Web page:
Storms blew through The Caddo Mounds State Historic Site in Alto April 13, destroying parts of the museum, leaving one person dead and injuring dozens of others.
Some SFA students were in the museum for the Caddo Culture Days. Jasmine Bourque, a junior art education major from Sheppard, was teaching a clay pots seminar with a professor and another student when the tornado hit.
“They say it was an F2, which isn’t that bad, but for me never experiencing one, it was terrible,” Bourque said. “I didn’t really get a good look. I was by a window, and through the window all I saw was white from the rain and the wind and stuff. And then I was pushed into a room, and then the building collapsed on me, and that’s all that I saw.”
Bourque says that due to lack of service in the area, the extent of the storm was unknown, leaving little time for necessary safety precautions.
“Whenever everything was kind of happening, it just happened so fast,” Bourque said. “There were people that knew to go to the bathroom because that was the safest place to go, but in a panic, we were all just pushed into a classroom, and we all just fell down. And then it was over. In the split of the moment, there wasn’t any safety precautions taken.”
The following Monday, interim president of SFA, Dr. Steve Westbrook, sent out an email regarding the storms, wishing for recovery and informing students and faculty of counseling services available to those affected.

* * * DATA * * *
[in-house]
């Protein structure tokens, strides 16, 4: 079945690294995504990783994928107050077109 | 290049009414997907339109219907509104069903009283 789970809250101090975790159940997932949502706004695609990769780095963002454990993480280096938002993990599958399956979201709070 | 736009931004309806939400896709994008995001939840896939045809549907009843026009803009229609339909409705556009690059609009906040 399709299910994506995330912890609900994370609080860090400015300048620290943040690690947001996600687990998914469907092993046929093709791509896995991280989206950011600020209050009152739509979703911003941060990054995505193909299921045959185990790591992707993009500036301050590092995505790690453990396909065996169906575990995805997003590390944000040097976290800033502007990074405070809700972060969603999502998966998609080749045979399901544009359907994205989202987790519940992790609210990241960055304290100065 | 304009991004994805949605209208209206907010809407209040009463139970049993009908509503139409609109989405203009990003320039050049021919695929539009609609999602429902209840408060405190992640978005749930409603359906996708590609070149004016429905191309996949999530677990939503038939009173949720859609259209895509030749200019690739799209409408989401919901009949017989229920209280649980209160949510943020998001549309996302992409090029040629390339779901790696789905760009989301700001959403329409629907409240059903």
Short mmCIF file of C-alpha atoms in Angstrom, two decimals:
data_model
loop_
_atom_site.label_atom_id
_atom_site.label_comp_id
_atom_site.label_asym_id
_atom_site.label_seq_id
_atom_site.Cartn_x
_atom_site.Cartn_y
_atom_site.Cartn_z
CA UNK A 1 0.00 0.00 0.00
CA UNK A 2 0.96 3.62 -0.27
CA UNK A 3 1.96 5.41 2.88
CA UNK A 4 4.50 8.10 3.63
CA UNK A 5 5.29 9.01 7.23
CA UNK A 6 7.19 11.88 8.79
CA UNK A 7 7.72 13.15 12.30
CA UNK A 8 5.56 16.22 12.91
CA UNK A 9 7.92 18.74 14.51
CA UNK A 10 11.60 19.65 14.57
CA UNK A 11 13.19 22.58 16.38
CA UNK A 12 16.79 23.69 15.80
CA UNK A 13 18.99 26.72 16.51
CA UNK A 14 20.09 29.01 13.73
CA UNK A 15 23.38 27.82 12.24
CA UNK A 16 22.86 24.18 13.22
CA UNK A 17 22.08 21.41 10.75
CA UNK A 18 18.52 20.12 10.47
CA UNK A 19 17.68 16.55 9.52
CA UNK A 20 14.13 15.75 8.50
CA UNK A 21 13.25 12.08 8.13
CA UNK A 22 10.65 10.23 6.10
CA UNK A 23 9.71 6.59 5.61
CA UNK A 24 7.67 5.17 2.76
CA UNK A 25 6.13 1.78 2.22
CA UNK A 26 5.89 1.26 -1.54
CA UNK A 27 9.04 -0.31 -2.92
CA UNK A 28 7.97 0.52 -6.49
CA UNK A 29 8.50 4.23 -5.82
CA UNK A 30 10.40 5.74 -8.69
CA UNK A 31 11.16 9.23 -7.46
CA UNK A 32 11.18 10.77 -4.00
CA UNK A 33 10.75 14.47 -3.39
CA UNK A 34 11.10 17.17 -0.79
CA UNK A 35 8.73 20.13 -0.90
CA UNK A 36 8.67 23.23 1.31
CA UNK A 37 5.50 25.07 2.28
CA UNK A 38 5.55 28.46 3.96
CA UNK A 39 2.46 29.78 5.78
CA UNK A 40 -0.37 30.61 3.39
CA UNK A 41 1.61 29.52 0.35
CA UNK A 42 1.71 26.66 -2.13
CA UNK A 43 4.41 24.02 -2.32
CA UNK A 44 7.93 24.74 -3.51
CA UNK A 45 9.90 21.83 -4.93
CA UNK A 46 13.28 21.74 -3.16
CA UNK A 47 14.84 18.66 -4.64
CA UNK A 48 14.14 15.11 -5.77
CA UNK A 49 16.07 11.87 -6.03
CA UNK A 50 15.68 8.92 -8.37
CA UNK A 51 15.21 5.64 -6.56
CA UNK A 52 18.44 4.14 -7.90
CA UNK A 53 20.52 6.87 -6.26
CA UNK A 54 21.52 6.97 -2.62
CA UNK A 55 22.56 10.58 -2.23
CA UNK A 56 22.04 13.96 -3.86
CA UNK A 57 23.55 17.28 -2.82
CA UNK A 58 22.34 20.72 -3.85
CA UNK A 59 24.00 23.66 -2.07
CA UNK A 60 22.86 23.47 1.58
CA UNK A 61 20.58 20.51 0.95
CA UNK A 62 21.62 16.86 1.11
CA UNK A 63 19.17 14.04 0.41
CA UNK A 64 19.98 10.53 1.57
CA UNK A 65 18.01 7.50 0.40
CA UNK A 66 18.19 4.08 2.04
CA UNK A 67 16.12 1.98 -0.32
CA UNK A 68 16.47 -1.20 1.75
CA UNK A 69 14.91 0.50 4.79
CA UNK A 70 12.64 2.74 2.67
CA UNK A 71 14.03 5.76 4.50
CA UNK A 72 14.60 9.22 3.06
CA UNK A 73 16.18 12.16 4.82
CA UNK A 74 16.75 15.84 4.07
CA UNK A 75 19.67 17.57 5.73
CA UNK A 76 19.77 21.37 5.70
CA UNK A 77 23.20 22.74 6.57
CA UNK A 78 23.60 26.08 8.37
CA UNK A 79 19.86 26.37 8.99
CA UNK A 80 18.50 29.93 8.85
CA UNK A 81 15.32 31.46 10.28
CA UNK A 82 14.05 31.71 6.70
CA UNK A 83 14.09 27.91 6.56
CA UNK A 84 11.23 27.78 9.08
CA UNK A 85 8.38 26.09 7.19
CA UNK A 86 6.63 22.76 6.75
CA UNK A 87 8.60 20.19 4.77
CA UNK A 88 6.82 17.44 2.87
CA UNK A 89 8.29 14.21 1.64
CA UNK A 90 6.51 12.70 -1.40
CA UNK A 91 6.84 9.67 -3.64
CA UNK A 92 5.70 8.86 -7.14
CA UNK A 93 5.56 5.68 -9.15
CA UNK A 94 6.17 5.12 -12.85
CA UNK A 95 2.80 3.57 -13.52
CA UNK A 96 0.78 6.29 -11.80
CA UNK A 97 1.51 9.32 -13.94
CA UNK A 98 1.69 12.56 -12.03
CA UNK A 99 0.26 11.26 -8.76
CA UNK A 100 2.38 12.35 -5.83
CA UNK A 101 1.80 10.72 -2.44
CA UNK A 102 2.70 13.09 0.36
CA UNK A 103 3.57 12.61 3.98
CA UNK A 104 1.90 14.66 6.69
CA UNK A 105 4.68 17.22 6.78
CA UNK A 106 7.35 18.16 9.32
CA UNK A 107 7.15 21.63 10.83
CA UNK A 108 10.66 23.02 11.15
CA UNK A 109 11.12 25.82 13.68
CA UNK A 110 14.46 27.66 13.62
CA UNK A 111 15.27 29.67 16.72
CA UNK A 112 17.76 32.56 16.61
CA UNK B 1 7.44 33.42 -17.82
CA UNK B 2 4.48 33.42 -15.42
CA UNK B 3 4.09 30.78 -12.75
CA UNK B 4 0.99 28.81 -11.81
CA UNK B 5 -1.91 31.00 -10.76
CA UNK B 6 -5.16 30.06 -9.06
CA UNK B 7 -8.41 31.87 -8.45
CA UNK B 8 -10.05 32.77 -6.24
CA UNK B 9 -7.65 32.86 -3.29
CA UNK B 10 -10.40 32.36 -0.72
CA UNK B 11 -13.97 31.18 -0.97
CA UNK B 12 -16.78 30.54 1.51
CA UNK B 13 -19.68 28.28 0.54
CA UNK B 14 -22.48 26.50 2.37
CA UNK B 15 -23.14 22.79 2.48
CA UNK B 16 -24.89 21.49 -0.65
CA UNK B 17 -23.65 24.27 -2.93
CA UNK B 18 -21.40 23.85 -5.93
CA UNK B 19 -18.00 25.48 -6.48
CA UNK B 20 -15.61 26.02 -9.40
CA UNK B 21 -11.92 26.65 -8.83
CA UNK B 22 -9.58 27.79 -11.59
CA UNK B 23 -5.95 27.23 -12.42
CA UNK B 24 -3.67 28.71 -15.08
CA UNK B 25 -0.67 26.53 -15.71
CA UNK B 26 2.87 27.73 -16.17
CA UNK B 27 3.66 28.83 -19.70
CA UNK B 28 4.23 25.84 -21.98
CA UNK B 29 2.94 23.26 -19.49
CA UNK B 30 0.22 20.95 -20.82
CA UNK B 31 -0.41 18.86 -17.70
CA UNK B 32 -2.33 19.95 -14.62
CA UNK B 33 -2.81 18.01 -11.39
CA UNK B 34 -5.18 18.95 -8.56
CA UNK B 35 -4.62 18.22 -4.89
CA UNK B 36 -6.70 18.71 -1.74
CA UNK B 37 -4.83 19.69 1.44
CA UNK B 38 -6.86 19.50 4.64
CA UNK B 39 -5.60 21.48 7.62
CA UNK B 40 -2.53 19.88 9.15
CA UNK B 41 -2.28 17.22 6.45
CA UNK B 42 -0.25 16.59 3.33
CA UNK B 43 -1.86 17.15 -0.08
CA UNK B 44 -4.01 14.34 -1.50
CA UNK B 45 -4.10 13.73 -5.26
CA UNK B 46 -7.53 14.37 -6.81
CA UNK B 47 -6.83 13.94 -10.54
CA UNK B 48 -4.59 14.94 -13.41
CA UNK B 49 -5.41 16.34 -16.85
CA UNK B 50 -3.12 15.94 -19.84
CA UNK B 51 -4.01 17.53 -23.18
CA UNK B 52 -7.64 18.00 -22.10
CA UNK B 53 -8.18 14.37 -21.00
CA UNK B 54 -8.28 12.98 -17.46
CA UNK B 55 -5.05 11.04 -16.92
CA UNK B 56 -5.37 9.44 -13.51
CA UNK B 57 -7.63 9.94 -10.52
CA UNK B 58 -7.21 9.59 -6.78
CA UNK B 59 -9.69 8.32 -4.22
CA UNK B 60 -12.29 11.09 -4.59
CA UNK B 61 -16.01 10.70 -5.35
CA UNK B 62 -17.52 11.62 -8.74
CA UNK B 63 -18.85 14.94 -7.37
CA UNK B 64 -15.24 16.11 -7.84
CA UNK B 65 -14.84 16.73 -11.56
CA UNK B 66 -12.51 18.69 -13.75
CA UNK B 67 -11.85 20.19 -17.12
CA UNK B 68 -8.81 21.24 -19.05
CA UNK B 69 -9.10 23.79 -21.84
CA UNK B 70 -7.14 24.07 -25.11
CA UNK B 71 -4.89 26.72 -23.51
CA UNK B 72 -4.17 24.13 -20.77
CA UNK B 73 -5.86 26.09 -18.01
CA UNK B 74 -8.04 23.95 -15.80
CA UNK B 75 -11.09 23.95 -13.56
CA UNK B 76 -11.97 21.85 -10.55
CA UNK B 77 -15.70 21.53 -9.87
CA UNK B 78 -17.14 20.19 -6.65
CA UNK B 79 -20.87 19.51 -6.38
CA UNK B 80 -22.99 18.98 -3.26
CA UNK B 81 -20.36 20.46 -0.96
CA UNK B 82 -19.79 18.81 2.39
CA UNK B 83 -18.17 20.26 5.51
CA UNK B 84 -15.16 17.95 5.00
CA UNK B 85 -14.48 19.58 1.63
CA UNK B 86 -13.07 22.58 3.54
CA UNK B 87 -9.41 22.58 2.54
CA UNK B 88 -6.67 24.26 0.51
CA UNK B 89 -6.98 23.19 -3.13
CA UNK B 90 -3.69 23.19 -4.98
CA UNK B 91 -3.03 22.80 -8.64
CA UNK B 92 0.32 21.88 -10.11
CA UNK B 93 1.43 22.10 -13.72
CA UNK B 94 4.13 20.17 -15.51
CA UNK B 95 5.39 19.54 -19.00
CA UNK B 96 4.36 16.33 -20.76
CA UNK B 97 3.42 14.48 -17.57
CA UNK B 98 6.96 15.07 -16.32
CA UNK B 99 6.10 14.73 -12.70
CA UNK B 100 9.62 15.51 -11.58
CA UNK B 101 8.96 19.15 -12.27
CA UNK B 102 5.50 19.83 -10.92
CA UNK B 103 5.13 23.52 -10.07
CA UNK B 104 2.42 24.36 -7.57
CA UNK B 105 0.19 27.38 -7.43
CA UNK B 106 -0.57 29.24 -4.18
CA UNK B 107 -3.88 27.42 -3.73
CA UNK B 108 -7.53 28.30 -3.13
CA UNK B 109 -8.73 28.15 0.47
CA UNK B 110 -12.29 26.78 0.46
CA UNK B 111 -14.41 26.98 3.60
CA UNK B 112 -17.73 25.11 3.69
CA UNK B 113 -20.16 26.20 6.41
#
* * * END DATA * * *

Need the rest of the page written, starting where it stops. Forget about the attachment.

“Lumberjack students and faculty participating in the Caddo Culture Day event at the Caddo Mounds State Historic Site west of Alto were in the very center of the devastation. I have reports of acts of heroism by members of this group both during and after the tornado. Although the vehicles used as transportation to the event were destroyed, I am so thankful that no life-threatening injuries were reported among our group. Vehicles can be replaced – Lumberjacks can’t,” the email stated.
To help with the clean-up process, different SFA sports teams have gone to the museum, clearing debris and rebuilding parts of the surrounding area. Kaycee Richard, a junior equine science major from Lake Charles, Louisiana, went with other members of the Rodeo Team on April 15 and 16 and rebuilt fences.
“It was definitely something that you never thought you would see, like it was in a movie,” Richard said. “I haven’t seen anything that bad since Hurricane Rita, but there was just cars and trucks stacked on top of each other and trees everywhere, on houses all over the road and just trash everywhere. Houses where just demolished, barely anything left and the poor families just standing outside in shock. But there were lots of people out there helping out.”
Richard said there is more work to be done, and various members of the team will likely be going back to continue to help.
Students who would like to volunteer can find opportunities through contacting the Dean of Student Affairs at (936) 468-7249 or email@example.com.